Hydropower in India: A Source of Heightened Risk and Inequality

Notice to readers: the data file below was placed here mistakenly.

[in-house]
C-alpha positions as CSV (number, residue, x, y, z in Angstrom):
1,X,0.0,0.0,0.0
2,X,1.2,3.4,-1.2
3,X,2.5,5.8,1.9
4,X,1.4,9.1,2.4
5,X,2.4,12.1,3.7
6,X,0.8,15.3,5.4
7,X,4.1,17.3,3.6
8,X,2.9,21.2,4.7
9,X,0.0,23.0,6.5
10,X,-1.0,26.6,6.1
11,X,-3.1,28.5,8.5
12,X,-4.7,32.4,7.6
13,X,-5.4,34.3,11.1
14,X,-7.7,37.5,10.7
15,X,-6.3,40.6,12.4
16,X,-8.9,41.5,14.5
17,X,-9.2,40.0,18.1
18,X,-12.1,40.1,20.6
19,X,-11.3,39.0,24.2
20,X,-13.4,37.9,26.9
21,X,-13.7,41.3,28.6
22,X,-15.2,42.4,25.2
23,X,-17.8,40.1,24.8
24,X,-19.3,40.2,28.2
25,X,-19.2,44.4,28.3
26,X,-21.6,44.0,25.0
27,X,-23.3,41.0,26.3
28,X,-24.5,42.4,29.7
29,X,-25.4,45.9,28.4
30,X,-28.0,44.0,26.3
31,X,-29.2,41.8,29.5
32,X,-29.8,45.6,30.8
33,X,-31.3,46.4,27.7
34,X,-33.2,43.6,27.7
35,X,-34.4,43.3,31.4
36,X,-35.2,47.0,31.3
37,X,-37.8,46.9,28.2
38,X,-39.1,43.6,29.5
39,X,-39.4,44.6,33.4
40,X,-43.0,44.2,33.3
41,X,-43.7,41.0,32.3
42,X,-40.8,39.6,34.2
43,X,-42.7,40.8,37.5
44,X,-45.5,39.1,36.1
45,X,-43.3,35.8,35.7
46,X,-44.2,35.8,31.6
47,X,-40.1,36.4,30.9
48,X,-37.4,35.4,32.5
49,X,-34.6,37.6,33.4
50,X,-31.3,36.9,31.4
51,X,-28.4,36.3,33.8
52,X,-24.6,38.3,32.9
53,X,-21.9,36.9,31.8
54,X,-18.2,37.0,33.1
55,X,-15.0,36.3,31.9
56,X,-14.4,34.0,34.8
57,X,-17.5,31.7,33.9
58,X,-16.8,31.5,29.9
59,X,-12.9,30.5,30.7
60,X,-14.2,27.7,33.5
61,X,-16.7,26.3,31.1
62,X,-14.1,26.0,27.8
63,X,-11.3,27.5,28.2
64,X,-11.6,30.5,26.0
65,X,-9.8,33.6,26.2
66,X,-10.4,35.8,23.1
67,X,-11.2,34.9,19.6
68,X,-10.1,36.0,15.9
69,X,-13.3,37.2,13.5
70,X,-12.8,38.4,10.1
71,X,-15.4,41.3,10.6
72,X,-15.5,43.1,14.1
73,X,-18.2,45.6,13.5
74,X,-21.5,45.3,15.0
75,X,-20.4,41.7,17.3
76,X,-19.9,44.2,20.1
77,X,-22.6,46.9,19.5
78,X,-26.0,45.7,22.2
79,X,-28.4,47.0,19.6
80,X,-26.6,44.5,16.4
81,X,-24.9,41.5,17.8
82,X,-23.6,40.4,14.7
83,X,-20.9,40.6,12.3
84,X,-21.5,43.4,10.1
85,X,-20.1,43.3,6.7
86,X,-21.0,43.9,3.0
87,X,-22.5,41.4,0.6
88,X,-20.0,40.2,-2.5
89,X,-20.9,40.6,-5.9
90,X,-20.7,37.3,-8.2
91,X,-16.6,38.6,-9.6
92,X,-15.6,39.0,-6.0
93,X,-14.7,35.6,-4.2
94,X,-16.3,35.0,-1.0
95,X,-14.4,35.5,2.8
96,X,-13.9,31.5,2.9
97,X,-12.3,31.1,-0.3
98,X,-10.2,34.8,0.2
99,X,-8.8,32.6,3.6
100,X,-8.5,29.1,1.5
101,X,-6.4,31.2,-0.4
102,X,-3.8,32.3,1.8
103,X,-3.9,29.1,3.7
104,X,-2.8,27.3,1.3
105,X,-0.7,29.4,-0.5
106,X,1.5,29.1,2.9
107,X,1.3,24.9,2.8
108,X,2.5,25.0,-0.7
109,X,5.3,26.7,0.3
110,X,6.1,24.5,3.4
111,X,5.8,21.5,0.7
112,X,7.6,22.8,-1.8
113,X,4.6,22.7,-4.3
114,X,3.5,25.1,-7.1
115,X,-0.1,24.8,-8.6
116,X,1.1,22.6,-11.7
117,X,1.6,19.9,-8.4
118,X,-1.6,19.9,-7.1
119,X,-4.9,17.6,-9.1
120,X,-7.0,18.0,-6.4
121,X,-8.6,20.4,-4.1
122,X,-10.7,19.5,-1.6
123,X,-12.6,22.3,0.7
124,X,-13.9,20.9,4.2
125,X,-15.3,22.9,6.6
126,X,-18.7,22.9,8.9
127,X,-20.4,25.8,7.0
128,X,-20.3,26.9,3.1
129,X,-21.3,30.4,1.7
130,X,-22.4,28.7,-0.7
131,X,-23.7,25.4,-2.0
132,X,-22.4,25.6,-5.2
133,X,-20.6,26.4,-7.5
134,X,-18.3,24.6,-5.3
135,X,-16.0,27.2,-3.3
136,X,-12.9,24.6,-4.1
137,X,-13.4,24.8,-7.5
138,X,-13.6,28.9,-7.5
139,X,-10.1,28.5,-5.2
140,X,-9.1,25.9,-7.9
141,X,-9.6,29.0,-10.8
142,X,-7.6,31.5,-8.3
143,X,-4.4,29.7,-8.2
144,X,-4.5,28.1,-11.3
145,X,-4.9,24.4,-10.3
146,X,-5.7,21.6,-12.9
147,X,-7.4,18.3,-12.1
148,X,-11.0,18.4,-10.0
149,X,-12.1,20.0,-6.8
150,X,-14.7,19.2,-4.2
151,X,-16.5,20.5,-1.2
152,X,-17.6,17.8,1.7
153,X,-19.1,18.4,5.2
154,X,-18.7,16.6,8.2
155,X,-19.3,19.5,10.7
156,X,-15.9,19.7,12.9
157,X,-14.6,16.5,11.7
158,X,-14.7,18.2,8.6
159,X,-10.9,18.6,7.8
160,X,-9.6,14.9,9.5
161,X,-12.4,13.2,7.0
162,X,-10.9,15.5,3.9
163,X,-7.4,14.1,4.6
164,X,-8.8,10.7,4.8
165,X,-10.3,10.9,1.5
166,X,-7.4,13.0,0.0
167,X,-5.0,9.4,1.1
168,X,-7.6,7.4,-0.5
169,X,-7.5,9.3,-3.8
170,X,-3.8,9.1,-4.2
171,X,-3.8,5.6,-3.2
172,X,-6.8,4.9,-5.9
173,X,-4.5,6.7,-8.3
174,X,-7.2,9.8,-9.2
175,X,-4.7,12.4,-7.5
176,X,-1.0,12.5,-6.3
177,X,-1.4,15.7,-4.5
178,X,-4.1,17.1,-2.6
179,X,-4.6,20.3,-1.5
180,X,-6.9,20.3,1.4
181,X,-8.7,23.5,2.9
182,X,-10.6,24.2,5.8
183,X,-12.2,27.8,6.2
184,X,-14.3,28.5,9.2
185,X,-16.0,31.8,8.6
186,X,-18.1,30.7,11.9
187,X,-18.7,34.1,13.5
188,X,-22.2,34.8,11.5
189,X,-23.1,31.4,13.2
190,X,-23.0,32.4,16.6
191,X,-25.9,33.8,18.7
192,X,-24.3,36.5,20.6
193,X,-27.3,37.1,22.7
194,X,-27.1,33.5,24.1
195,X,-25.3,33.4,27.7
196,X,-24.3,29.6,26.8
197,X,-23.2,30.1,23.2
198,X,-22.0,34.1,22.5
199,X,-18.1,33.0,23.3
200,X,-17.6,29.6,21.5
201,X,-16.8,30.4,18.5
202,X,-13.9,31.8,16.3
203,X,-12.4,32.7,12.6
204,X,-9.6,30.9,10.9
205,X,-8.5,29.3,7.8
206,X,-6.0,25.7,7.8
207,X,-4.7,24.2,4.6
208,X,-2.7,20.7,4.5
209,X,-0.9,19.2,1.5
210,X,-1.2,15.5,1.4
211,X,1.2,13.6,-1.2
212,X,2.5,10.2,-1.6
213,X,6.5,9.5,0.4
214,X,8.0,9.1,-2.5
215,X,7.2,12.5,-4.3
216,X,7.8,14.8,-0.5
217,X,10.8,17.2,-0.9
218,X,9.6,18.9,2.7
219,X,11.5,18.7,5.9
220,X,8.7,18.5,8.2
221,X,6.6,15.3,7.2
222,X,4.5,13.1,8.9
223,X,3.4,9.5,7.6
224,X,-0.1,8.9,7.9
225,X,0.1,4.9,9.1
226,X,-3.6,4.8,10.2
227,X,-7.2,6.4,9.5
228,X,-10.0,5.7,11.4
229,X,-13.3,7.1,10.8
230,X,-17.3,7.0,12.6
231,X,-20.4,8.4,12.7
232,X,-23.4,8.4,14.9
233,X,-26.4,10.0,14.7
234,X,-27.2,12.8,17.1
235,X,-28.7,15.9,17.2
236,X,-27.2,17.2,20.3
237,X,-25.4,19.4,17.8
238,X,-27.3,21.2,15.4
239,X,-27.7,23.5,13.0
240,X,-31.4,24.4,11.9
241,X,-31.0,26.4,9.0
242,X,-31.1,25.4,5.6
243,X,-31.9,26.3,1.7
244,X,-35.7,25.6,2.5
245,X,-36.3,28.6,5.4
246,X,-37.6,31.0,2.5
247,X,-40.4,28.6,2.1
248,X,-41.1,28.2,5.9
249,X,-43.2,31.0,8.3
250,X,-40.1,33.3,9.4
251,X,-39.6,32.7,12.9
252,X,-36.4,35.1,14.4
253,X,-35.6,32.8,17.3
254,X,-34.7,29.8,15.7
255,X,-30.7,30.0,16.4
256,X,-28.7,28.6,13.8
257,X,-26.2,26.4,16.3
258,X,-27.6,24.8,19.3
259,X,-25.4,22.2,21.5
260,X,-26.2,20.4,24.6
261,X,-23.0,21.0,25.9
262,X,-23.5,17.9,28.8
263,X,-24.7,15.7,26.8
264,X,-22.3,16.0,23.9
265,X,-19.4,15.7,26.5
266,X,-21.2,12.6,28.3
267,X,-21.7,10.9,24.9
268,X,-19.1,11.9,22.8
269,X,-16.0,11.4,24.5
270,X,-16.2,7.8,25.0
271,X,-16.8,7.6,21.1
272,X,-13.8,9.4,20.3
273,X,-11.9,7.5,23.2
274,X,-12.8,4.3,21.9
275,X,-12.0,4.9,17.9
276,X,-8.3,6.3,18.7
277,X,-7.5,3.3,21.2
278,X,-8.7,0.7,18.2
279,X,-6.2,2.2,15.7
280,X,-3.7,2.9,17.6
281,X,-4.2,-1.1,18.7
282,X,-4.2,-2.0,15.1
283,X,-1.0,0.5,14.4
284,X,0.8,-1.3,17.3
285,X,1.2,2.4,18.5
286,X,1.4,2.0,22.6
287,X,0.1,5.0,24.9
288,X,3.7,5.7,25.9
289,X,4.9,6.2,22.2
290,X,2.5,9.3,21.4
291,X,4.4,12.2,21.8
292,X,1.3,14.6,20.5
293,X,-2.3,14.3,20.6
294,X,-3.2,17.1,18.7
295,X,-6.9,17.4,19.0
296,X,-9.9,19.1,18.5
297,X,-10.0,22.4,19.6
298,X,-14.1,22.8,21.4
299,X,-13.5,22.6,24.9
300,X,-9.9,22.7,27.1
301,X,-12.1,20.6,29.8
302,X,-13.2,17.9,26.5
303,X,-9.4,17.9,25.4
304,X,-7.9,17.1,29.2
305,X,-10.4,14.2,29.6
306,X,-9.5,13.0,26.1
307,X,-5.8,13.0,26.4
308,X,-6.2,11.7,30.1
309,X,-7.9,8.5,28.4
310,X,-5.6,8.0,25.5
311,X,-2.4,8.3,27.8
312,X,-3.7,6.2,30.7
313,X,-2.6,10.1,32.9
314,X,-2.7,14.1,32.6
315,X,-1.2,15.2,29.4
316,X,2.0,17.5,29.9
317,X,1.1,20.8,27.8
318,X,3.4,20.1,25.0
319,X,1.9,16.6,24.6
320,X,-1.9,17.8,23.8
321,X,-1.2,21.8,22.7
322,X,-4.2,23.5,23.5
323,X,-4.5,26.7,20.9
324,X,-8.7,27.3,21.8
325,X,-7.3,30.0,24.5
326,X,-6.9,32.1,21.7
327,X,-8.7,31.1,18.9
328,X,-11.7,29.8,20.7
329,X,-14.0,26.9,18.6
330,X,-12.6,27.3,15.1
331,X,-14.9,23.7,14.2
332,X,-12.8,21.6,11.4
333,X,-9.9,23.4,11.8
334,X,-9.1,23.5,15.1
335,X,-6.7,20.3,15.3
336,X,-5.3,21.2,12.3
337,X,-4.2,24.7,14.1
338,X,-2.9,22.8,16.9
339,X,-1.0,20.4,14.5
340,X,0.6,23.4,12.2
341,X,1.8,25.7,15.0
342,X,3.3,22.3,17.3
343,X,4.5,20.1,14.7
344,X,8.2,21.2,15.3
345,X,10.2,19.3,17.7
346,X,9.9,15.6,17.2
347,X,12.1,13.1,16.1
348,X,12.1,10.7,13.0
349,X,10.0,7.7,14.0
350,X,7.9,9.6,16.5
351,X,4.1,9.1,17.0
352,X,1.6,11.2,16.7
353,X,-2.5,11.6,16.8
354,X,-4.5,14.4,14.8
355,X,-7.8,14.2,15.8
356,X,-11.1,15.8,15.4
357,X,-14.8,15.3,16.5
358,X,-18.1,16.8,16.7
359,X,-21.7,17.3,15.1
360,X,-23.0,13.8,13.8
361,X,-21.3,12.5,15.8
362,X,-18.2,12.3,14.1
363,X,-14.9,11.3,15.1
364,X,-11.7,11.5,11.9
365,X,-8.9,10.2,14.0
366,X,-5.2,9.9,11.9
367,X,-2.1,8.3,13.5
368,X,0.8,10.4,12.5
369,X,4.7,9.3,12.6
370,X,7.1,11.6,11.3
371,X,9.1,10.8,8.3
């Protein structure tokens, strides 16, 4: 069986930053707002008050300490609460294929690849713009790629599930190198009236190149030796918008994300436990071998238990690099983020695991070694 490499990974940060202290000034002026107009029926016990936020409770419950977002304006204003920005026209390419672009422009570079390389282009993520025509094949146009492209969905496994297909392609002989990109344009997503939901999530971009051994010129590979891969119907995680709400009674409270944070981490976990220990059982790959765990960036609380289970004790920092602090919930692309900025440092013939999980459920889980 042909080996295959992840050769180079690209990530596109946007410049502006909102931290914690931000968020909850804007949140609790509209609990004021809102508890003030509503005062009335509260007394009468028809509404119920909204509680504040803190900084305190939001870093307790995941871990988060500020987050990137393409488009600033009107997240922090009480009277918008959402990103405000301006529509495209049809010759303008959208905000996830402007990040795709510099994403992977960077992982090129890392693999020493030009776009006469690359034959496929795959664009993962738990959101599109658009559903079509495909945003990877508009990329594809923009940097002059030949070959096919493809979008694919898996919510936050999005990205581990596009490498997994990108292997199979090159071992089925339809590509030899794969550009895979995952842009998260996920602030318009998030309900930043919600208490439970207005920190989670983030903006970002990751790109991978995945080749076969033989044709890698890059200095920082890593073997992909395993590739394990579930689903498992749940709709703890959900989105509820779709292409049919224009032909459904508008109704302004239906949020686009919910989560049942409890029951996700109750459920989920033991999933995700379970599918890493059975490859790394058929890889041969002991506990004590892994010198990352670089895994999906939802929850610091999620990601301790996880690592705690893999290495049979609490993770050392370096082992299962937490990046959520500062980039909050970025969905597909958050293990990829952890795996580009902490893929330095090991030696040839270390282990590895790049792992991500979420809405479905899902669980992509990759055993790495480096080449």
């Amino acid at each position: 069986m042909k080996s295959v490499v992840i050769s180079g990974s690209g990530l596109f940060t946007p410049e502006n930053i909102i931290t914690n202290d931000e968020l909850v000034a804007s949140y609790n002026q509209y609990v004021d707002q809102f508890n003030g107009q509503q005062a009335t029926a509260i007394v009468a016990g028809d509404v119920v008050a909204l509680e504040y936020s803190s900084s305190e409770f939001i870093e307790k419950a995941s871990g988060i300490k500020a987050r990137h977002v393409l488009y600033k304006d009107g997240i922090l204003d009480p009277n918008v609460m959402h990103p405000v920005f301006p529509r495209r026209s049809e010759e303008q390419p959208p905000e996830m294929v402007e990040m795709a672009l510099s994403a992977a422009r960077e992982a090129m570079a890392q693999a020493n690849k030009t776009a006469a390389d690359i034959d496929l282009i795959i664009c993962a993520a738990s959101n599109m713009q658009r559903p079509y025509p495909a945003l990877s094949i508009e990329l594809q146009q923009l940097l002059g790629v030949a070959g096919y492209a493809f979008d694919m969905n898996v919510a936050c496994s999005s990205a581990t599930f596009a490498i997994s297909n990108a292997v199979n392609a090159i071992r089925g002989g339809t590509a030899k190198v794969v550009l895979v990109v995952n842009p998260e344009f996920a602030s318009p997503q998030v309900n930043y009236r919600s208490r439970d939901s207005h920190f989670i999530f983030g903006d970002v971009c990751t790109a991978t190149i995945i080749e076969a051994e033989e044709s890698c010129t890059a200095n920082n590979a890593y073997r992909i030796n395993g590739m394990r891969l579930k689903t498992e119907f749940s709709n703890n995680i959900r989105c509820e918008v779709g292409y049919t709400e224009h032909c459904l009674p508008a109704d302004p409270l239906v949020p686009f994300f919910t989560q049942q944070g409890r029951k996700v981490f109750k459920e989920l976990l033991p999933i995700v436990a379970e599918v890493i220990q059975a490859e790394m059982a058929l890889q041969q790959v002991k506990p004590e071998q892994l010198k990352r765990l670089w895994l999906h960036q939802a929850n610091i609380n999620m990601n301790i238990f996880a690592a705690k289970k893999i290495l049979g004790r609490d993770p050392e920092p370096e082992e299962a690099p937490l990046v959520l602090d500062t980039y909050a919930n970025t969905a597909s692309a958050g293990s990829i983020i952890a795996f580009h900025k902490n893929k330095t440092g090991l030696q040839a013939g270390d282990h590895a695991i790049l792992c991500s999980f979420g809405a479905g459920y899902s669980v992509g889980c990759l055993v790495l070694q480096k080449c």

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In June 2013 the northern Indian state of Uttarakhand was rocked by devastating floods that claimed an estimated 5,700 lives (Kazmin 2013). Such was the devastation wrought – an accurate figure may never be known. The fast-moving floodwaters formed on the steep Himalayan slopes in the state’s north and ravaged villages as they careered through the valleys downstream. This disaster awoke the realisation amongst much of the Indian populace that the drivers of such an event were as much human-induced as they were nature-induced. An extreme rainfall event and the melting of Himalayan glaciers contributed to the floods, but so too did poor land-use governance and a general disregard for the environmental impacts of development (Chopra 2014, p. 18). Bidwai argues that the worst culprit was the proliferation of hydropower dam construction in the region (2013). This essay examines the environmental impact of hydropower projects, both large and small, in India. It will be argued that large hydropower produces many negative environmental and social outcomes, the impacts of which are unevenly distributed because the most marginalised communities lack participation and recognition in the decision-making process. Further, it will be argued that whilst small hydropower serves as an answer to many of the problems produced by large hydropower, a lack of government oversight still leaves surrounding communities vulnerable. Finally, the economic motives for large hydropower will be examined and used to explain the Indian governments neglect of pico hydropower despite the technologies ability to deliver electrification to inaccessible rural communities.